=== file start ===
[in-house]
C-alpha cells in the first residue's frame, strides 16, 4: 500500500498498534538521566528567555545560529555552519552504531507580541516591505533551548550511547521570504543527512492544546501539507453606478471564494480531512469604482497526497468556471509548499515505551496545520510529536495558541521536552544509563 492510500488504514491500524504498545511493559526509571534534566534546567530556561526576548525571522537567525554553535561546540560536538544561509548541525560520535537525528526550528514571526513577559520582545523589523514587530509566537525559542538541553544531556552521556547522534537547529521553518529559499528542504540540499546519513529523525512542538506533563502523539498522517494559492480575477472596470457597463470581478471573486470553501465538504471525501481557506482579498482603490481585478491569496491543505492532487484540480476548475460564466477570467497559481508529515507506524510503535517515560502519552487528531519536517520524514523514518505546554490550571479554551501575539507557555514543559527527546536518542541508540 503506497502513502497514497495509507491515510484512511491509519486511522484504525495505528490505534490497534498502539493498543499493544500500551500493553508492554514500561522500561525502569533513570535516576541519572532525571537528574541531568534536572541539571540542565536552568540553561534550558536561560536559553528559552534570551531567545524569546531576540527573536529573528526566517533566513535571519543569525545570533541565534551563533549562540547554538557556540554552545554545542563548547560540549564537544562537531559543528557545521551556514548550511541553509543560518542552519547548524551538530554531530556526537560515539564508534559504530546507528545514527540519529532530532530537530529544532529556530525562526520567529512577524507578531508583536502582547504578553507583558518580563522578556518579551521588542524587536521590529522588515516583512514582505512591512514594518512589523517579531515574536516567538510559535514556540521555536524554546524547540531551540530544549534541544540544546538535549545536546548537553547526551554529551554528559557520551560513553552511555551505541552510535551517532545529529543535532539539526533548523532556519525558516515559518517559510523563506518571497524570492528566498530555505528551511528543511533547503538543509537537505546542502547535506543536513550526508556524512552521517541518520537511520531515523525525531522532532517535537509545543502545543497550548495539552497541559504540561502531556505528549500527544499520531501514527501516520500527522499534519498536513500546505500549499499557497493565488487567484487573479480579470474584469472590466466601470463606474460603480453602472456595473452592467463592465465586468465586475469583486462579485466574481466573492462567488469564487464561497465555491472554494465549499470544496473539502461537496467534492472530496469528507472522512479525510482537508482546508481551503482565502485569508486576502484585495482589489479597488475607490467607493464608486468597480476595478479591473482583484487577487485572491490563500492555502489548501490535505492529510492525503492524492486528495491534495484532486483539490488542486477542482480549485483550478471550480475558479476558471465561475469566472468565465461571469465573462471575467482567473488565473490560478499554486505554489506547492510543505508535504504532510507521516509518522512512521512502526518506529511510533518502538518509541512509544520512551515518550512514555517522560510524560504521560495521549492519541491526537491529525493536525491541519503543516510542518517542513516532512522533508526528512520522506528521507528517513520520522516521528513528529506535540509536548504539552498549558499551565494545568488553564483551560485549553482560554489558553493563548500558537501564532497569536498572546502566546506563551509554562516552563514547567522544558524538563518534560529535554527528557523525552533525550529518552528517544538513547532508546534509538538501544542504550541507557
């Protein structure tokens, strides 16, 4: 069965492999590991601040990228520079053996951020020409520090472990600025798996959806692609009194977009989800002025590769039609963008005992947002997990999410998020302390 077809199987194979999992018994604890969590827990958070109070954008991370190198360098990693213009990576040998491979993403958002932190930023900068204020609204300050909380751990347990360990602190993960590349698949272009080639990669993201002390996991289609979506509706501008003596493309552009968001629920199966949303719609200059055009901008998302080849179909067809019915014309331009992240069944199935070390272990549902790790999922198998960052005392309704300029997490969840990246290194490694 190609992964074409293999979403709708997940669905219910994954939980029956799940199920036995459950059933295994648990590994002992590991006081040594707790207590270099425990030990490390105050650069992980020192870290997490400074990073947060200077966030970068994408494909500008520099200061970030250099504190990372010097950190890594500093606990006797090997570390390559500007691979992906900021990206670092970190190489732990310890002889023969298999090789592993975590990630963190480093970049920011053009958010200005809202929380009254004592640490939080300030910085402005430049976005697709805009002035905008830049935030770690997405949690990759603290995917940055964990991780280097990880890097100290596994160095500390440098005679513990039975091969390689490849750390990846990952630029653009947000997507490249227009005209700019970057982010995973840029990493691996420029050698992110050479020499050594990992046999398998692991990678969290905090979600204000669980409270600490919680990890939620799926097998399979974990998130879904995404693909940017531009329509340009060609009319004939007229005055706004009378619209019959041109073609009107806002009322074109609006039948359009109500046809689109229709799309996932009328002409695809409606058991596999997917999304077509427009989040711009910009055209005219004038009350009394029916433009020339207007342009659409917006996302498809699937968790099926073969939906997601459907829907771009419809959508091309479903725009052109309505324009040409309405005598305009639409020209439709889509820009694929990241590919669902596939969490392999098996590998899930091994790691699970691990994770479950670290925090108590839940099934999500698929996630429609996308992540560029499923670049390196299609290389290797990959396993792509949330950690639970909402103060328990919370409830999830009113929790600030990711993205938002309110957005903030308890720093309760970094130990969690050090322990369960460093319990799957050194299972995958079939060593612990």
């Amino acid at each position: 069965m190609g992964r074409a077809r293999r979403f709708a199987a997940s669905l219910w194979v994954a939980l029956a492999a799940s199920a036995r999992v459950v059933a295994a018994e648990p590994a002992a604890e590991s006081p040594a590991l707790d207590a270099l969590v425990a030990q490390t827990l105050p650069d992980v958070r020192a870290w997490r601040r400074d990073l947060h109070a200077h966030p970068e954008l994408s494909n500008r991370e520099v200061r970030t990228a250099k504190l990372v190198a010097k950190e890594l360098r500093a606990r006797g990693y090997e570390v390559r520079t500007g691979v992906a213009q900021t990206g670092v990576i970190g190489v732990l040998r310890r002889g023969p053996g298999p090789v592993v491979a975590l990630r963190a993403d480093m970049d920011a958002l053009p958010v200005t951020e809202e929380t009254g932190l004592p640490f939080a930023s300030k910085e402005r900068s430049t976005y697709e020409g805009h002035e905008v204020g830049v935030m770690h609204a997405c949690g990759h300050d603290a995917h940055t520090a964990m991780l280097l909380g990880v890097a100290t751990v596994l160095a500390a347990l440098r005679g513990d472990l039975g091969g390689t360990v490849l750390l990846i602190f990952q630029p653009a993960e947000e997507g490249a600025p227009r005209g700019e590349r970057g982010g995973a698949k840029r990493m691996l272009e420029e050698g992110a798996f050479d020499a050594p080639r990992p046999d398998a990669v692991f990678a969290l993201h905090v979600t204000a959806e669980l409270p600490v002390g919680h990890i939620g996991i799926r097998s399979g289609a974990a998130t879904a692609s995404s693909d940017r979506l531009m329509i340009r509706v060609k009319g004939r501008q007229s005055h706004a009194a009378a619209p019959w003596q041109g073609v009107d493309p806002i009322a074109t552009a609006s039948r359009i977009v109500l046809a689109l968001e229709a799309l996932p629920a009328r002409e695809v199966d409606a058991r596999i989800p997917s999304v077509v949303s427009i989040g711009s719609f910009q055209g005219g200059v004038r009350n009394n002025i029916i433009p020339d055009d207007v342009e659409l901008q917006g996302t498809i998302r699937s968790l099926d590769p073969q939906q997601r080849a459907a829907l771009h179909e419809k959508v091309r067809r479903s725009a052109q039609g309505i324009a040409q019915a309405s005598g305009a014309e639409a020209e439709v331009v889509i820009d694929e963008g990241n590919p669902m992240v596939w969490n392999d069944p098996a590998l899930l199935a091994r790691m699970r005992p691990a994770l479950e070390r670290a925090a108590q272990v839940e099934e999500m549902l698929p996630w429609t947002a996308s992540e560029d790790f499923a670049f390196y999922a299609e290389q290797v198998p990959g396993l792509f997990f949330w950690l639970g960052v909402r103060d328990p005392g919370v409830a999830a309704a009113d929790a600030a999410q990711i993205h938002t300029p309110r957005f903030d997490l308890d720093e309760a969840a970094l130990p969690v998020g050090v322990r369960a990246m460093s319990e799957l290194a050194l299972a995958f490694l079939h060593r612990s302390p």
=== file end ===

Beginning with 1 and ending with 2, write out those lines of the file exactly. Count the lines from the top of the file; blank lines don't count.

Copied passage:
[in-house]
C-alpha cells in the first residue's frame, strides 16, 4: 500500500498498534538521566528567555545560529555552519552504531507580541516591505533551548550511547521570504543527512492544546501539507453606478471564494480531512469604482497526497468556471509548499515505551496545520510529536495558541521536552544509563 492510500488504514491500524504498545511493559526509571534534566534546567530556561526576548525571522537567525554553535561546540560536538544561509548541525560520535537525528526550528514571526513577559520582545523589523514587530509566537525559542538541553544531556552521556547522534537547529521553518529559499528542504540540499546519513529523525512542538506533563502523539498522517494559492480575477472596470457597463470581478471573486470553501465538504471525501481557506482579498482603490481585478491569496491543505492532487484540480476548475460564466477570467497559481508529515507506524510503535517515560502519552487528531519536517520524514523514518505546554490550571479554551501575539507557555514543559527527546536518542541508540 503506497502513502497514497495509507491515510484512511491509519486511522484504525495505528490505534490497534498502539493498543499493544500500551500493553508492554514500561522500561525502569533513570535516576541519572532525571537528574541531568534536572541539571540542565536552568540553561534550558536561560536559553528559552534570551531567545524569546531576540527573536529573528526566517533566513535571519543569525545570533541565534551563533549562540547554538557556540554552545554545542563548547560540549564537544562537531559543528557545521551556514548550511541553509543560518542552519547548524551538530554531530556526537560515539564508534559504530546507528545514527540519529532530532530537530529544532529556530525562526520567529512577524507578531508583536502582547504578553507583558518580563522578556518579551521588542524587536521590529522588515516583512514582505512591512514594518512589523517579531515574536516567538510559535514556540521555536524554546524547540531551540530544549534541544540544546538535549545536546548537553547526551554529551554528559557520551560513553552511555551505541552510535551517532545529529543535532539539526533548523532556519525558516515559518517559510523563506518571497524570492528566498530555505528551511528543511533547503538543509537537505546542502547535506543536513550526508556524512552521517541518520537511520531515523525525531522532532517535537509545543502545543497550548495539552497541559504540561502531556505528549500527544499520531501514527501516520500527522499534519498536513500546505500549499499557497493565488487567484487573479480579470474584469472590466466601470463606474460603480453602472456595473452592467463592465465586468465586475469583486462579485466574481466573492462567488469564487464561497465555491472554494465549499470544496473539502461537496467534492472530496469528507472522512479525510482537508482546508481551503482565502485569508486576502484585495482589489479597488475607490467607493464608486468597480476595478479591473482583484487577487485572491490563500492555502489548501490535505492529510492525503492524492486528495491534495484532486483539490488542486477542482480549485483550478471550480475558479476558471465561475469566472468565465461571469465573462471575467482567473488565473490560478499554486505554489506547492510543505508535504504532510507521516509518522512512521512502526518506529511510533518502538518509541512509544520512551515518550512514555517522560510524560504521560495521549492519541491526537491529525493536525491541519503543516510542518517542513516532512522533508526528512520522506528521507528517513520520522516521528513528529506535540509536548504539552498549558499551565494545568488553564483551560485549553482560554489558553493563548500558537501564532497569536498572546502566546506563551509554562516552563514547567522544558524538563518534560529535554527528557523525552533525550529518552528517544538513547532508546534509538538501544542504550541507557